Running Against Traffic
Paige Scott was feeling unhappy in her marriage with her husband David, and received a rude awakening when he dumped her in a small town in the middle of nowhere, far outside their home of Pennsylvania, called Wells Lake. Masked as a weekend retreat for the two of them, Paige was already feeling unenthused about getting coerced into going on the outing, and even more so when she discovered that David’s intention was to drop her off and drive back home upon arriving at the run-down “vacation home” he bought for the two of them. And just like that David left her with nothing more than her weekend bag, a goodbye, and his permission for Paige to see other men.
As Paige overcomes the initial shock of her circumstances and begins to cope with being alone in the small town, and a severe lack of funds, the narrative starts to settle into a slower pace compared to the beginning. The plot is not overly complicated, but simple in nature as Paige works through resolving her problems. One of the ways in which Paige takes solace is running. Running becomes her way of managing emotions and stress and she relies on it as a steady routine to live by.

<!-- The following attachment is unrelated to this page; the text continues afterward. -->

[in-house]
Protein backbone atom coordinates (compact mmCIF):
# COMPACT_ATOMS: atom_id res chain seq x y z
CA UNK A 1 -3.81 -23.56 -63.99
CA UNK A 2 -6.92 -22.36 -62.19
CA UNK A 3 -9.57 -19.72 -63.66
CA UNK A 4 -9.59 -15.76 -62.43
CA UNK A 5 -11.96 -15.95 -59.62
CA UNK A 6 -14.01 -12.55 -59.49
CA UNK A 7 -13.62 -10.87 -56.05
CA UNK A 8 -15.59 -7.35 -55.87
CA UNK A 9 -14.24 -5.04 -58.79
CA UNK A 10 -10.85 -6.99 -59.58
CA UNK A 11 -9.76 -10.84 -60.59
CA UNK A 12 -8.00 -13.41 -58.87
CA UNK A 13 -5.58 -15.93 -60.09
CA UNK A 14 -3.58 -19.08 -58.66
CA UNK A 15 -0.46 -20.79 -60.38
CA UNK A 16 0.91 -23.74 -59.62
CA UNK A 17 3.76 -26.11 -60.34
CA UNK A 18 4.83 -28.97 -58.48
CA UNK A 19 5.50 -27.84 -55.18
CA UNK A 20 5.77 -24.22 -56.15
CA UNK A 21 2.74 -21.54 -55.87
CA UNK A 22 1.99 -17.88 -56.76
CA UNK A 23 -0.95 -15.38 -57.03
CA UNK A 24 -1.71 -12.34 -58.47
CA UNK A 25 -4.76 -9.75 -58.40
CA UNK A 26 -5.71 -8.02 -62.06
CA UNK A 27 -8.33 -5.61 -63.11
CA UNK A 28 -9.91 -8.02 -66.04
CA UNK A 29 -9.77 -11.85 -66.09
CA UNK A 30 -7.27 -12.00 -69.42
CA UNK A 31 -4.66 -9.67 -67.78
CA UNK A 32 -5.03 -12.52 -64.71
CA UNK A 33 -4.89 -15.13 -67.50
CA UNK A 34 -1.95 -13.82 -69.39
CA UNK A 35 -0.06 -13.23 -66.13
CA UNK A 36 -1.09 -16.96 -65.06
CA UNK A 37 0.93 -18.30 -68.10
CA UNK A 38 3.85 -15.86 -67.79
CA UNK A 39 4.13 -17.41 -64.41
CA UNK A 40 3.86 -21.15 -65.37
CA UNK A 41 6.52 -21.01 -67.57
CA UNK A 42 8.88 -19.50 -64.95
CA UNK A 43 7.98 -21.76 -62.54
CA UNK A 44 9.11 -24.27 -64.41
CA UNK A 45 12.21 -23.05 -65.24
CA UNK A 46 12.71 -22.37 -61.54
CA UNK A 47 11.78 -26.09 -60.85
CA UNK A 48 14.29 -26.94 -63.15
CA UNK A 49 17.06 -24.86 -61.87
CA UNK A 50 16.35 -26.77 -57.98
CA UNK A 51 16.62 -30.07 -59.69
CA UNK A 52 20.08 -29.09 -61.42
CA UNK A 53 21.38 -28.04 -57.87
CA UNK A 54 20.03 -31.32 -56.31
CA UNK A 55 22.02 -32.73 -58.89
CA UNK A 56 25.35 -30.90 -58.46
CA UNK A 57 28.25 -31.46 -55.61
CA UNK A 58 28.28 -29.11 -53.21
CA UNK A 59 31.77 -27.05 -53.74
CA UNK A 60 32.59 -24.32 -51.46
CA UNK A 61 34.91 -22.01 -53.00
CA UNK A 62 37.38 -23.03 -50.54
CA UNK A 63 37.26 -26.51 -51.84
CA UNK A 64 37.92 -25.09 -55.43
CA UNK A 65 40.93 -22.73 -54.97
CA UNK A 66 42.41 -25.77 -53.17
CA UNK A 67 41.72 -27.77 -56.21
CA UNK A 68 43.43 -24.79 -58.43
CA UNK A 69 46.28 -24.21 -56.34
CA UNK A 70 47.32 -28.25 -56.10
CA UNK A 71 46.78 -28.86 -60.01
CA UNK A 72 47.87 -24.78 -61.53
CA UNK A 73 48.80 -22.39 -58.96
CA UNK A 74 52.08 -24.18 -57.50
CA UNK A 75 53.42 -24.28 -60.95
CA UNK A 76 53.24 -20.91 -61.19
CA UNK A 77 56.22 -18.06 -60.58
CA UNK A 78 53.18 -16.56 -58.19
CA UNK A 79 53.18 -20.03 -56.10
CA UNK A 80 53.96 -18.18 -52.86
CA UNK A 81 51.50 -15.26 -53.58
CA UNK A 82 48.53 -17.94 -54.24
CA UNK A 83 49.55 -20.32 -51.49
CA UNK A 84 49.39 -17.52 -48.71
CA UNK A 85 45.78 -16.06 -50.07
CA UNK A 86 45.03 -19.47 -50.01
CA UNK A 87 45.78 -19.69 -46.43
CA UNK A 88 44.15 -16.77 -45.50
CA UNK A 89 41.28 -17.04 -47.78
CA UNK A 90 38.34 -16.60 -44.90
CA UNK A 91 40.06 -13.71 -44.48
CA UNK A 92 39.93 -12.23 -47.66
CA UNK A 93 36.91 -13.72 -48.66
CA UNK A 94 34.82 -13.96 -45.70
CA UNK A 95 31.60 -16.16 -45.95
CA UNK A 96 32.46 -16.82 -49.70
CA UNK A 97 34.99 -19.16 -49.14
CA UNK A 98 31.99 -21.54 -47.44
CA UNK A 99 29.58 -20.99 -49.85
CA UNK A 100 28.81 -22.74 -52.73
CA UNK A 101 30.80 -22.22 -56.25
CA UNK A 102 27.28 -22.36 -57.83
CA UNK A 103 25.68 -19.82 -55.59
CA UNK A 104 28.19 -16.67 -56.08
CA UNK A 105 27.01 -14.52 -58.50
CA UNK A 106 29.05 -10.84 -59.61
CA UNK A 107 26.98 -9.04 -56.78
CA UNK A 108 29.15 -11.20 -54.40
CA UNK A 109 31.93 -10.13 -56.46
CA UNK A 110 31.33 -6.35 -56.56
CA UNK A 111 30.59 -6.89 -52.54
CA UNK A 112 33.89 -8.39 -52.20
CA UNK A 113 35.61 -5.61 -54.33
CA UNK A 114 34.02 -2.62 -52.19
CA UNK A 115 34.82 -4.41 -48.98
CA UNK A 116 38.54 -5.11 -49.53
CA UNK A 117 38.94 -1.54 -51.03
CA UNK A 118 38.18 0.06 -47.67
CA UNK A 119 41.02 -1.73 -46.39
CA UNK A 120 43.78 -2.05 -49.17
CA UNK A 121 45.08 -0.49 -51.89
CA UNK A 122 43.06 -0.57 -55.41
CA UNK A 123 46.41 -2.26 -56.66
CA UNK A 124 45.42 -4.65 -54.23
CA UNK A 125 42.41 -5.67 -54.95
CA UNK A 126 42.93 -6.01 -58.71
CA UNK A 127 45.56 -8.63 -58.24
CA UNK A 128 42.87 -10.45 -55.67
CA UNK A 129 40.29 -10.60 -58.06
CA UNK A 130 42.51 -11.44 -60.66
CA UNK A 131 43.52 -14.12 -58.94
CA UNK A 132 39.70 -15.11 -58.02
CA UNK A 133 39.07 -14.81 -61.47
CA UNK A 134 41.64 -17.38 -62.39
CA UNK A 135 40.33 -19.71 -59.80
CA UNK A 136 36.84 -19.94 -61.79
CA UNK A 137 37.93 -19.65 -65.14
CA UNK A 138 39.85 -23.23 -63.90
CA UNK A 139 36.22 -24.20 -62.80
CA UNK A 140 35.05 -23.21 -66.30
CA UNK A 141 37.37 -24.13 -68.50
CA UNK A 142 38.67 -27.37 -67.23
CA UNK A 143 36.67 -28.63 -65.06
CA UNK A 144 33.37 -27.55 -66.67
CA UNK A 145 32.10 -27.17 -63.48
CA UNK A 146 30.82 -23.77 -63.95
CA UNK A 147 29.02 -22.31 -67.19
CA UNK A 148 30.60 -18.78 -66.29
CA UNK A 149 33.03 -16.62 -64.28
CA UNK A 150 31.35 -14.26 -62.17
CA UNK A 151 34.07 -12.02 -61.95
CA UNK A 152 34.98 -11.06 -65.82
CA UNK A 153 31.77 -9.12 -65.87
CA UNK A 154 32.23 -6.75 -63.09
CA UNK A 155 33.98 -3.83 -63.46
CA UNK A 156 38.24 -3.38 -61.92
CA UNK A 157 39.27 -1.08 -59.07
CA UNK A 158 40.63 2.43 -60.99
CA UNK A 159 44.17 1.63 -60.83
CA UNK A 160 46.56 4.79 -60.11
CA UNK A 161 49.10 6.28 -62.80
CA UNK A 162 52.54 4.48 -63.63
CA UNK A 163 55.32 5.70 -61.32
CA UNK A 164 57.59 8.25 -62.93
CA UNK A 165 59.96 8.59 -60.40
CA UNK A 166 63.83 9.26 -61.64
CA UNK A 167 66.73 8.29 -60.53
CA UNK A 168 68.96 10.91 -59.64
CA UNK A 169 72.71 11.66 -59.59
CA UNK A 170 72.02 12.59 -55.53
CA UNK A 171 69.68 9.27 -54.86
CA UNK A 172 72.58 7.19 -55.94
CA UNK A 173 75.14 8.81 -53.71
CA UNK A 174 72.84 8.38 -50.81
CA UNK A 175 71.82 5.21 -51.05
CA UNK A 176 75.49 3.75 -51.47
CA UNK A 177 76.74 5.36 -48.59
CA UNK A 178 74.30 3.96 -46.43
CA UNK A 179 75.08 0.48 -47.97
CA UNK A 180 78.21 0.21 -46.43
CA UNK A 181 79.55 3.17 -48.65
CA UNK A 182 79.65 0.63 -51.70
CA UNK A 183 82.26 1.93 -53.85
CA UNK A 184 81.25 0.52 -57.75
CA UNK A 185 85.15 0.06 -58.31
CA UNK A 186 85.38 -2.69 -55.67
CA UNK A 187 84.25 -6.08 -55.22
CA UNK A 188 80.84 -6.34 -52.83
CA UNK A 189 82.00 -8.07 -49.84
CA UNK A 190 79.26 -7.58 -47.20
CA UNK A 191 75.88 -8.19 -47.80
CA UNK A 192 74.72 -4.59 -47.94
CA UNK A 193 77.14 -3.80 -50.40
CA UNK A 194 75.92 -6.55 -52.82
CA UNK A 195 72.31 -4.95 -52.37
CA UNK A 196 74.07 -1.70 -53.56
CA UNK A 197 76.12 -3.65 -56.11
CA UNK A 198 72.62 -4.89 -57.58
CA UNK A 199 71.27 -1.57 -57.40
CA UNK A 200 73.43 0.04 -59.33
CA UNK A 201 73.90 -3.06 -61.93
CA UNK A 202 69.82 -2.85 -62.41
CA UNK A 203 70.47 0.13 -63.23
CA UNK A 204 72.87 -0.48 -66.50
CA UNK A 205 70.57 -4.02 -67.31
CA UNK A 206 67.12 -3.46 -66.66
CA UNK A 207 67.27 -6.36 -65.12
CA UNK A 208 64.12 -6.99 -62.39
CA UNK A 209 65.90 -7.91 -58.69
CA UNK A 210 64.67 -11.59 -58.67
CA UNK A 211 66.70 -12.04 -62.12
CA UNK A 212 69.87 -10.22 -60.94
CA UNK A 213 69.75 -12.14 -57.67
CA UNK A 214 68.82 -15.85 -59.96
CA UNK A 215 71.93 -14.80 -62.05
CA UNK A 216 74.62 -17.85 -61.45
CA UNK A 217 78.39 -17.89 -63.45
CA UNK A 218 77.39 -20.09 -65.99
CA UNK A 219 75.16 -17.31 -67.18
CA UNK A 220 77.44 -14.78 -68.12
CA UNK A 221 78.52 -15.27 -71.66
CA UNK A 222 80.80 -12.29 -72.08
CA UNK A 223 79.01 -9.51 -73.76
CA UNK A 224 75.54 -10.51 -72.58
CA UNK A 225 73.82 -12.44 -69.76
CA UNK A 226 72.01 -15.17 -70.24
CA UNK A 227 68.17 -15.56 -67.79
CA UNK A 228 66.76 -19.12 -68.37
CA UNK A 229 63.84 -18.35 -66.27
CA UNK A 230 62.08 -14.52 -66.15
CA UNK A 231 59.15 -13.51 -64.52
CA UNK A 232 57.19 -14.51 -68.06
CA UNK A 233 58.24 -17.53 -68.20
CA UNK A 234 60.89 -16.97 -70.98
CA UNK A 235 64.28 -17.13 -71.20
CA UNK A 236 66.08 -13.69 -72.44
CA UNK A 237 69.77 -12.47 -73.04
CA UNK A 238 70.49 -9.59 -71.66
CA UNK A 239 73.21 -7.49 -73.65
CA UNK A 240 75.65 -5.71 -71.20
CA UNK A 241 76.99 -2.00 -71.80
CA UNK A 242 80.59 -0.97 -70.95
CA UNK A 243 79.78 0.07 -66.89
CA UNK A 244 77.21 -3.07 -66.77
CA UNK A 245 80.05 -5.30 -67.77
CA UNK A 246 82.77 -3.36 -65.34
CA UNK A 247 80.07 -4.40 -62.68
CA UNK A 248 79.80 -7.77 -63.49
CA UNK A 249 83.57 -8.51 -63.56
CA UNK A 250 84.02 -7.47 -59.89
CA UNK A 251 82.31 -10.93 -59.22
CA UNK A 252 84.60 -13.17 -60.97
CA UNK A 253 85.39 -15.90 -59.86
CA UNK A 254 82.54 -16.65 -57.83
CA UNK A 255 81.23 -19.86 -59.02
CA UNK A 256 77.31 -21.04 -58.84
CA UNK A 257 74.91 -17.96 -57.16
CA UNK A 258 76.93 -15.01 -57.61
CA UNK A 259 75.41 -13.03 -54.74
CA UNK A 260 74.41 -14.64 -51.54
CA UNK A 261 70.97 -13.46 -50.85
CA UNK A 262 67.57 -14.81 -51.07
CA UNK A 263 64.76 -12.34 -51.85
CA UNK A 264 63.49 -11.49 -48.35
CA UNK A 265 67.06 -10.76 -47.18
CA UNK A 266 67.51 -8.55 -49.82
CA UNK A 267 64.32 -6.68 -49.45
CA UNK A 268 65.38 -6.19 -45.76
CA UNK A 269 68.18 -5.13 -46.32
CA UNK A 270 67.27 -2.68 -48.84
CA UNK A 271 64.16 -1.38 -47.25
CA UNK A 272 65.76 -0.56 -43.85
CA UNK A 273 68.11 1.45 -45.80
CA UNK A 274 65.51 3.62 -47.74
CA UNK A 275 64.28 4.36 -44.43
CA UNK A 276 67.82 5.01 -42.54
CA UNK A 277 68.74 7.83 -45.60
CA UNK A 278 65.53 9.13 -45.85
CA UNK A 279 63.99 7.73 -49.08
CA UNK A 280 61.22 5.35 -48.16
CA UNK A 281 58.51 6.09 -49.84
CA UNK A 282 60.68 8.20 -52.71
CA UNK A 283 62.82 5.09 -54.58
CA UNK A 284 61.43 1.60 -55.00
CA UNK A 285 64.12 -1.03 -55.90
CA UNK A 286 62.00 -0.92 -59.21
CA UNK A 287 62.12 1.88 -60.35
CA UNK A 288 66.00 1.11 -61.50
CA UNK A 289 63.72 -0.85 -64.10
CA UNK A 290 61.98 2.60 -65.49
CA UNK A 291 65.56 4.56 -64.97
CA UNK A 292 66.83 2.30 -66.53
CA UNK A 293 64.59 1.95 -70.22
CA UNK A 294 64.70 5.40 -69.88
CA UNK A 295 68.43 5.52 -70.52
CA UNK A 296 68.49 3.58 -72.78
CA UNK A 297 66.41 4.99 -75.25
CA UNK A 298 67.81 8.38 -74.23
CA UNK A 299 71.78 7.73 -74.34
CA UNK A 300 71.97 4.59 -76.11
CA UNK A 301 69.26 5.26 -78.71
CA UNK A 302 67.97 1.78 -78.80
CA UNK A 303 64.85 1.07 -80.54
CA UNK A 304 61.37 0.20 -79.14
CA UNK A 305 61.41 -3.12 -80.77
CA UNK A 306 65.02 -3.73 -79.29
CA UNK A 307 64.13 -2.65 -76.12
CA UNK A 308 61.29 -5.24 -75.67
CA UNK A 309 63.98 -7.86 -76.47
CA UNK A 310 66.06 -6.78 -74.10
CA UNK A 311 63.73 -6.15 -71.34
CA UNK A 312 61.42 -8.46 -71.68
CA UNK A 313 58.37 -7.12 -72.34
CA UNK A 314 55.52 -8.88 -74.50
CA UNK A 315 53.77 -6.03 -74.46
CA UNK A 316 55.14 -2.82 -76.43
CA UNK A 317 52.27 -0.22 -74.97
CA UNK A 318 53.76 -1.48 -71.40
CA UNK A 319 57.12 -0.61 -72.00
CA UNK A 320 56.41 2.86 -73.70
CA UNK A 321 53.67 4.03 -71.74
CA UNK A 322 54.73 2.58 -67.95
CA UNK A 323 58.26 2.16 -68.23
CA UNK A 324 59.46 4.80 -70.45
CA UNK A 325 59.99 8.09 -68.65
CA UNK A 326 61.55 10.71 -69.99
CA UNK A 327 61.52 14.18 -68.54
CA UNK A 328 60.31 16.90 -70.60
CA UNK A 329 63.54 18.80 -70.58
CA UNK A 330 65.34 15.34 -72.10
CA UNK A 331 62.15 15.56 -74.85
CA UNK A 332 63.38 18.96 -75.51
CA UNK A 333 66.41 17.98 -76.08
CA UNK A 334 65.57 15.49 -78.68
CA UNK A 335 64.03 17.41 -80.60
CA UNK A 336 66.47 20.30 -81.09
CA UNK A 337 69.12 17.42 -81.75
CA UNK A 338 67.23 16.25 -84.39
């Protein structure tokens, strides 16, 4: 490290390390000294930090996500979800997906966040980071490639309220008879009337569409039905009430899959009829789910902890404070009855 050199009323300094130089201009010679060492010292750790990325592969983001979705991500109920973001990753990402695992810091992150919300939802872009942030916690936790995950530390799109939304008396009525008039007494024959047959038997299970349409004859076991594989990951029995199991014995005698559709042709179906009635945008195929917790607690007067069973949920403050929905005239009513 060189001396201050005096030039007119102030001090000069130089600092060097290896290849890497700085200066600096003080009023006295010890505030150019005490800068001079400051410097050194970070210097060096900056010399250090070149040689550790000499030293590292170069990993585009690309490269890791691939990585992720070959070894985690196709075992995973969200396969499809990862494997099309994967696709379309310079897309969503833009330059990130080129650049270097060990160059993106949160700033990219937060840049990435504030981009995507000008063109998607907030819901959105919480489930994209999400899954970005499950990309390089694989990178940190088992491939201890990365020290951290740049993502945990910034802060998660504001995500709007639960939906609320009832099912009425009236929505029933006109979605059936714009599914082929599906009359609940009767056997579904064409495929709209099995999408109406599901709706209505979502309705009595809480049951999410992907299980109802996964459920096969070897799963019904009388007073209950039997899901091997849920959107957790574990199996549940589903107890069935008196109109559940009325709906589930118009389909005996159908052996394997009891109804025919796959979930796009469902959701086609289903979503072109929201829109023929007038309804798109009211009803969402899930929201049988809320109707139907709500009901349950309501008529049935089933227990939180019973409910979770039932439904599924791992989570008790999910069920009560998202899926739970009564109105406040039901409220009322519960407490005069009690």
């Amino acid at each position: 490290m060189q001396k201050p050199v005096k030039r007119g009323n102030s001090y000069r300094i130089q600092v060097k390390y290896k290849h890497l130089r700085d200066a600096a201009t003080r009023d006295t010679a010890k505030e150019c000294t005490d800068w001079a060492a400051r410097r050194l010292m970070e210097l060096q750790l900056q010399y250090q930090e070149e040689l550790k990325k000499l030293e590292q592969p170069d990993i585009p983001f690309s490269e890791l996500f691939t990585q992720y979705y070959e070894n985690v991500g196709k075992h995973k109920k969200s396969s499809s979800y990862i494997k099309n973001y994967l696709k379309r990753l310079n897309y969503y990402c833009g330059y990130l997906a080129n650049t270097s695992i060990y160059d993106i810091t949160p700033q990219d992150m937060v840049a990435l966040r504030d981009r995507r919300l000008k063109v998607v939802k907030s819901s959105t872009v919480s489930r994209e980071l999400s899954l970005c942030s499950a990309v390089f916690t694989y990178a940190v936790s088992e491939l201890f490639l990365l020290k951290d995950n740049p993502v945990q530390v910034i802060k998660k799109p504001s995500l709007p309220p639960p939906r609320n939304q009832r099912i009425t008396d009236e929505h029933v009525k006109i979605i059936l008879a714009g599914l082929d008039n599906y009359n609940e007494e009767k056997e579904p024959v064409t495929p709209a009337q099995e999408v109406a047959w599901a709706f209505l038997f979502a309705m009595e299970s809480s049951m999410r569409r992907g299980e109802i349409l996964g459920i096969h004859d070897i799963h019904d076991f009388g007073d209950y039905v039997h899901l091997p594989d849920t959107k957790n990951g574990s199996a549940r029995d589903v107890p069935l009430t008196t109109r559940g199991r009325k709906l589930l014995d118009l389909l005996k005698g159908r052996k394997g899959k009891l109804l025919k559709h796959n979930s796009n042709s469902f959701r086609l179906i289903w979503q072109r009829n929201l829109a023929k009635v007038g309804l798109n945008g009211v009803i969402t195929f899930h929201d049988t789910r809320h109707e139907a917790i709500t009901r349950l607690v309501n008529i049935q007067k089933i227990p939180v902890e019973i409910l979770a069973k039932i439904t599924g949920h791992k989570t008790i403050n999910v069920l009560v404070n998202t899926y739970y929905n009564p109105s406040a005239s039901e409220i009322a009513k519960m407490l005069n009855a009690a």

We see Paige go through depression and elation, and maneuvering around complicated relationships as she tries to figure out who she is and what she wants out of life by taking care of the town that is also taking care of her. Running Against Traffic is a story about self-redemption, and although the subject matter may sound like heavy material, the language is light and casual. The dialogue was funny at moments and although some of the complicated relationships between characters were left a bit vague and unexplained, the main protagonists were all likable and fun. This is a book that those interested in light-hearted literature will enjoy.
|Page Count||266 pages|
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